§ 38 and the Lost Doctrine of Failure of Consideration

Charles Mitchell and William Swadling (eds), The Restatement Third, Restitution and Unjust Enrichment: Comparative and Critical Essays (Oxford, Hart Publishing, 2013)

30 Pages Posted: 9 Aug 2016

See all articles by Frederick Wilmot-Smith

Frederick Wilmot-Smith

University of Oxford - Faculty of Law; All Souls College

Date Written: 2013

Abstract

I examine one section of the Restatement of Restitution and Unjust Enrichment, § 38, which deals with the confusing and contentious interrelation between restitution and contract. § 38 contains two distinct remedies; the Reporter, Andrew Kull, has argued that they are both remedies for breach of contract. If he is right, the remedies do not belong in this Restatement: they belong in contract texts and Restatements. He is half right. One of the remedies, reliance damages, serves as a proxy for expectation damages; it is a remedy for breach of contract. The other remedy, 'performance damages,' is better classified as extra-contractual.

To explain why the Restatement got this wrong, I trace the reception of the concept of 'failure of consideration' in the United States from the nineteenth century. The concept was used but never properly understood, and was ultimately rejected as an explanatory tool. Without a proper conceptual framework, the claim -- now called 'performance damages' -- was hard to understand or classify; because it is often factually connected with claims for breach of contract, it ended up there.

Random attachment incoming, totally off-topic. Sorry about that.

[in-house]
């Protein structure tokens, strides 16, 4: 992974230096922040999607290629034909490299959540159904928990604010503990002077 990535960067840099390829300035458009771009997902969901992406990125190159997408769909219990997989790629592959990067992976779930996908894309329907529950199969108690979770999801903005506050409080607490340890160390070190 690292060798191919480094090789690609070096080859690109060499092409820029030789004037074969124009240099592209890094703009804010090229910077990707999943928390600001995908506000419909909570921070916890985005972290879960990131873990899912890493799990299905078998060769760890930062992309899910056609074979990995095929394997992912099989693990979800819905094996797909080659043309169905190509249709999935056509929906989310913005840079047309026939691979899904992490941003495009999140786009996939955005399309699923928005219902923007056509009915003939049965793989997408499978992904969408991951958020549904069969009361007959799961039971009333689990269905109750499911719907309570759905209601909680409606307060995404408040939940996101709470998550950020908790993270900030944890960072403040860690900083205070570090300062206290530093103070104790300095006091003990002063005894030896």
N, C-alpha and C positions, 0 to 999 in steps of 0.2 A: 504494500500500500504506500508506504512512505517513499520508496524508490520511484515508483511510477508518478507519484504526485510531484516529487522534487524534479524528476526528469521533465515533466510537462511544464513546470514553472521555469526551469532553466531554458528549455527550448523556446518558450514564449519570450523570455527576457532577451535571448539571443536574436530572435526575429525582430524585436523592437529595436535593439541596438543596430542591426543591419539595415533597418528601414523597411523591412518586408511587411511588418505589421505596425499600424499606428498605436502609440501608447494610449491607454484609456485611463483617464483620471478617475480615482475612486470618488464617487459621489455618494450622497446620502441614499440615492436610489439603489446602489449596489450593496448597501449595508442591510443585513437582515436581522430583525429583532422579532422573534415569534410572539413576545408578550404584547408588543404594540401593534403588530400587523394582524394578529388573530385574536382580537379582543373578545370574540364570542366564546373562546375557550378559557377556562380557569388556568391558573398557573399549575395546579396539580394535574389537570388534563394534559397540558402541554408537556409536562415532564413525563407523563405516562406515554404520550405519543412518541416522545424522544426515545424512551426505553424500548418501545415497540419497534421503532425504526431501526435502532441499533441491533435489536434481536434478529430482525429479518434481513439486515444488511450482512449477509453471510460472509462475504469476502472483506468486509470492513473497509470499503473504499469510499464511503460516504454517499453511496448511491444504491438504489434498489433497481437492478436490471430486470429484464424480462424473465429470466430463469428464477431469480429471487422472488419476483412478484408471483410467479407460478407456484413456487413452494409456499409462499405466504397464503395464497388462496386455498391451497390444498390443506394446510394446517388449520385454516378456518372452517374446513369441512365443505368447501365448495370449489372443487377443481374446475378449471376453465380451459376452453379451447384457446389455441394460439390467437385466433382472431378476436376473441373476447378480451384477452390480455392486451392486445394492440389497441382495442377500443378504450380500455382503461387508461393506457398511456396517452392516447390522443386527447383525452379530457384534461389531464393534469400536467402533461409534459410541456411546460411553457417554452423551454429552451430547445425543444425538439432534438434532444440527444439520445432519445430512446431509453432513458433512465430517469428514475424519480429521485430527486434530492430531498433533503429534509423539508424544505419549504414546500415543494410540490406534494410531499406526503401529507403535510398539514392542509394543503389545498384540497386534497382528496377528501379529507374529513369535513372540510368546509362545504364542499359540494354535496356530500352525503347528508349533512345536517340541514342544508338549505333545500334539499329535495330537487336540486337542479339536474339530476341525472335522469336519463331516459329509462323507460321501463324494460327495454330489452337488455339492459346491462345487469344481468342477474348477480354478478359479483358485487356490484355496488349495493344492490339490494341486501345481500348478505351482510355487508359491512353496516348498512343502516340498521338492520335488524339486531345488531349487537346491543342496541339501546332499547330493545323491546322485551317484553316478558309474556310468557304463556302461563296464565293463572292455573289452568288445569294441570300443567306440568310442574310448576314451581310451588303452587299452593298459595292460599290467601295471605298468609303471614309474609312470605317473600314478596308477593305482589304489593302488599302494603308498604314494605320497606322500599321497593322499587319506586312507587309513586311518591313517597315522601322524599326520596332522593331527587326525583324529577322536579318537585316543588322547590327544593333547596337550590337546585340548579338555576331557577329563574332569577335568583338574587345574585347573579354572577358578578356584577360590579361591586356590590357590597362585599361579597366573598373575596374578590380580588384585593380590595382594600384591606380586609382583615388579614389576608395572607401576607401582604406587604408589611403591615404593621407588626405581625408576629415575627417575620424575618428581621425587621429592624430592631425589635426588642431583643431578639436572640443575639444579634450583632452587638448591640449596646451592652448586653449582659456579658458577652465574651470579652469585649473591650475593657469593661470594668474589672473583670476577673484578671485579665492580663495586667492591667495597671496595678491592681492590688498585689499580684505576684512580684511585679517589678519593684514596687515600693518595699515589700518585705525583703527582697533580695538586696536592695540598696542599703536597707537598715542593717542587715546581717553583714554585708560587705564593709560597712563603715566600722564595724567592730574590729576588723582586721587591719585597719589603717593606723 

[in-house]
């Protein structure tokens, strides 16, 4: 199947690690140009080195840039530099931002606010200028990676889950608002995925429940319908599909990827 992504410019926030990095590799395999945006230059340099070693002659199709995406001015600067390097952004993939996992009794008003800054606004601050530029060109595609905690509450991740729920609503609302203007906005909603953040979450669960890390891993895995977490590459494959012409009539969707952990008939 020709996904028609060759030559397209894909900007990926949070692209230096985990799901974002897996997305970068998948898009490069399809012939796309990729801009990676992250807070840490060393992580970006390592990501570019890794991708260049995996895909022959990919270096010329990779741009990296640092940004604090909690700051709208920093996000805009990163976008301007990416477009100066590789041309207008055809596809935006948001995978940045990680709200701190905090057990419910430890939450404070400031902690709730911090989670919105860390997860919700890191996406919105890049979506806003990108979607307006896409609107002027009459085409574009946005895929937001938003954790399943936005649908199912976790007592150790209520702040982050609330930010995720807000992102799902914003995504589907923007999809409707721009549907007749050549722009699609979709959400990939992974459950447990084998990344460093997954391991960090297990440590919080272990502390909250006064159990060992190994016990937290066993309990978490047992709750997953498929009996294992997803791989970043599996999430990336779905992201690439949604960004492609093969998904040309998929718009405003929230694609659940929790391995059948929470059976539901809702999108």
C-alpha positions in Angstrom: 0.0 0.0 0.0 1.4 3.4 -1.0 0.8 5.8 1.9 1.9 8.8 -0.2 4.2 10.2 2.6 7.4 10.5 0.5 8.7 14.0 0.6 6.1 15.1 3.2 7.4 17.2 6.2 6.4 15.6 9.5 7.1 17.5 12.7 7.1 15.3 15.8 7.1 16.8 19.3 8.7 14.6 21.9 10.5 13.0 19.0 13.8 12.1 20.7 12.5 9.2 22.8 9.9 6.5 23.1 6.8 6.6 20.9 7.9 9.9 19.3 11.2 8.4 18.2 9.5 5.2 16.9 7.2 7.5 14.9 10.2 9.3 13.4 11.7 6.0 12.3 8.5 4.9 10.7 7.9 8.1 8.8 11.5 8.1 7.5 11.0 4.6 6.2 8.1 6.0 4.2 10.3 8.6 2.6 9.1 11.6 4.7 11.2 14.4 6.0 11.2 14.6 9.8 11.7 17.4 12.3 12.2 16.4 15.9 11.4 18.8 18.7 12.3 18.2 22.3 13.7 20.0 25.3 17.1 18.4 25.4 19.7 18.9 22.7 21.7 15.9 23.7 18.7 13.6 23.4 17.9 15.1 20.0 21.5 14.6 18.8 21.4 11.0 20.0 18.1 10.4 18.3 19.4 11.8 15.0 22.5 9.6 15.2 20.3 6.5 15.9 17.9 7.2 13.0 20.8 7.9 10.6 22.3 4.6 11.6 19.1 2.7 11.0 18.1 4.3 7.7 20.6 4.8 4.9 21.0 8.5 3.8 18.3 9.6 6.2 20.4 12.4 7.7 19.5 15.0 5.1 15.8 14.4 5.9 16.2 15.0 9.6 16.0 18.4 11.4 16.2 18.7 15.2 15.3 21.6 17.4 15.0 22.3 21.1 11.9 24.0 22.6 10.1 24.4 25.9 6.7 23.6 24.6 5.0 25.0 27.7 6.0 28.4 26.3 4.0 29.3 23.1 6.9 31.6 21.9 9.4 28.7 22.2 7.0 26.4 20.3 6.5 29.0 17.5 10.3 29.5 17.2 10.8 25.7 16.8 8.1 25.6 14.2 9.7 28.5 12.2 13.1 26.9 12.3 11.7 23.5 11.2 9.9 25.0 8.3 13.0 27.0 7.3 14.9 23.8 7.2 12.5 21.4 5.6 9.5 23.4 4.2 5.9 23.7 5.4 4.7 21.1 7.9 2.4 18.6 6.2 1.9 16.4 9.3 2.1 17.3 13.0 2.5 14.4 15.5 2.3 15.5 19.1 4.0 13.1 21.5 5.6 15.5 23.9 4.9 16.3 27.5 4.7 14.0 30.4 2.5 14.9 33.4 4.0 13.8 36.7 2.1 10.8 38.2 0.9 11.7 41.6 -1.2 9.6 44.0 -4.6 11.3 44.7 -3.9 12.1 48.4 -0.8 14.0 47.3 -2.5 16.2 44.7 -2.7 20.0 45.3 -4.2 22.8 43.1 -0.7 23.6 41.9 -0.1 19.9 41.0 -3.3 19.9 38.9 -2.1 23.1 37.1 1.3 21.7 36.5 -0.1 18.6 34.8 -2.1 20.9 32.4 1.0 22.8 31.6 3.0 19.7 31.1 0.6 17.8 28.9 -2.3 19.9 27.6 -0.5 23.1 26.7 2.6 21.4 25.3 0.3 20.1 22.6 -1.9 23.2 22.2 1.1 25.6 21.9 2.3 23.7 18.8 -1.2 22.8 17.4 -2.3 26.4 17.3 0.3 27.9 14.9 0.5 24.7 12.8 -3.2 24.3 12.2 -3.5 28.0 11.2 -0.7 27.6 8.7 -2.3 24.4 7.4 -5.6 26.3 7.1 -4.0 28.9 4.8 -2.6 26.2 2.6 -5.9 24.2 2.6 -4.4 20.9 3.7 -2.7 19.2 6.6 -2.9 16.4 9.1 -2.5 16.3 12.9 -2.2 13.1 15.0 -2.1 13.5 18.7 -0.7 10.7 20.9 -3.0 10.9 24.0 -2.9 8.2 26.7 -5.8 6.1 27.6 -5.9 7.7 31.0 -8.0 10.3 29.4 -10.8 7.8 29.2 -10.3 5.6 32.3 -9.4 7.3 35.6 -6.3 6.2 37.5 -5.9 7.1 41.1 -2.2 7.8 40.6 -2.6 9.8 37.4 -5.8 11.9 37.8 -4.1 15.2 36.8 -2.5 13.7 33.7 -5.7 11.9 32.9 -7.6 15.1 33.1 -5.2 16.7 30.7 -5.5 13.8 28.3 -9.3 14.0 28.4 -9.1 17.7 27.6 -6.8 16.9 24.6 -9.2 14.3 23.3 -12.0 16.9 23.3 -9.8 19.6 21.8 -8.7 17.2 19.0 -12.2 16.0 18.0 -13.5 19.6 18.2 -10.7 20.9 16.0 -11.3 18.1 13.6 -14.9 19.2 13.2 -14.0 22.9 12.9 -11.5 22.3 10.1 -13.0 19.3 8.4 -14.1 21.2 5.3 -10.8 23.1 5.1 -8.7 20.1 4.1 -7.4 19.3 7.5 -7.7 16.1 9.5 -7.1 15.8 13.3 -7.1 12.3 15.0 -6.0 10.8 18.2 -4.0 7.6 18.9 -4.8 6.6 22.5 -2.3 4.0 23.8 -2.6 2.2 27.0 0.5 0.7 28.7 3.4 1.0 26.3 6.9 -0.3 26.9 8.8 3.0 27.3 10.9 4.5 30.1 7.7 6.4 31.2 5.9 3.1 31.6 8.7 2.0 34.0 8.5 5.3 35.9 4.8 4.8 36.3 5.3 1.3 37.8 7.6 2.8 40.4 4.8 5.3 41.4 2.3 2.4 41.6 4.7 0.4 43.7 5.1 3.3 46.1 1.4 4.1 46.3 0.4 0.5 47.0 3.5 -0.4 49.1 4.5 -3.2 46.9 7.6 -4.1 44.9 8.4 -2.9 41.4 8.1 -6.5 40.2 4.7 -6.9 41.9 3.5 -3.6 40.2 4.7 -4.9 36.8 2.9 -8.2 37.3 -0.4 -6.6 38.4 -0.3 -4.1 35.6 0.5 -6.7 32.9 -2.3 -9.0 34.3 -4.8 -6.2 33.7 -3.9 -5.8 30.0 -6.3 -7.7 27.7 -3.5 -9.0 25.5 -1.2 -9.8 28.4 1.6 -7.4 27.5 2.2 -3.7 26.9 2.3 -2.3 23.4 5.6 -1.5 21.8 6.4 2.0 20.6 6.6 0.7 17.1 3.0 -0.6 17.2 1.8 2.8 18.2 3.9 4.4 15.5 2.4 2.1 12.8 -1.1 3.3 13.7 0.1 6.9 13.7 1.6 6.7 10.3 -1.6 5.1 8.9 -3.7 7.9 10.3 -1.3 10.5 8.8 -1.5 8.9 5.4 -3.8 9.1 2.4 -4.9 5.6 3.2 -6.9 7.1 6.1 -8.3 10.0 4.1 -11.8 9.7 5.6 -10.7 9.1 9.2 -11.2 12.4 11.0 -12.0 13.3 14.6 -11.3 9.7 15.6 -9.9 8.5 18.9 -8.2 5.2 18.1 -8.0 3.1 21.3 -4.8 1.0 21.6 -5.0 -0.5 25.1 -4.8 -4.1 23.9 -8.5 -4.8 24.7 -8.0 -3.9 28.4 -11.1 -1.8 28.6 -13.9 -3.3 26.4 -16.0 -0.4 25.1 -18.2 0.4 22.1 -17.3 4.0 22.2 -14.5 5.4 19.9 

Keywords: unjust enrichment, restitution, breach of contract, performance based damages, failure of consideration, classification of obligations

Suggested Citation

Wilmot-Smith, Frederick and Wilmot-Smith, Frederick, § 38 and the Lost Doctrine of Failure of Consideration (2013). Charles Mitchell and William Swadling (eds), The Restatement Third, Restitution and Unjust Enrichment: Comparative and Critical Essays (Oxford, Hart Publishing, 2013), Available at SSRN: https://ssrn.com/abstract=2815430

Frederick Wilmot-Smith (Contact Author)

All Souls College ( email )

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United Kingdom

University of Oxford - Faculty of Law ( email )

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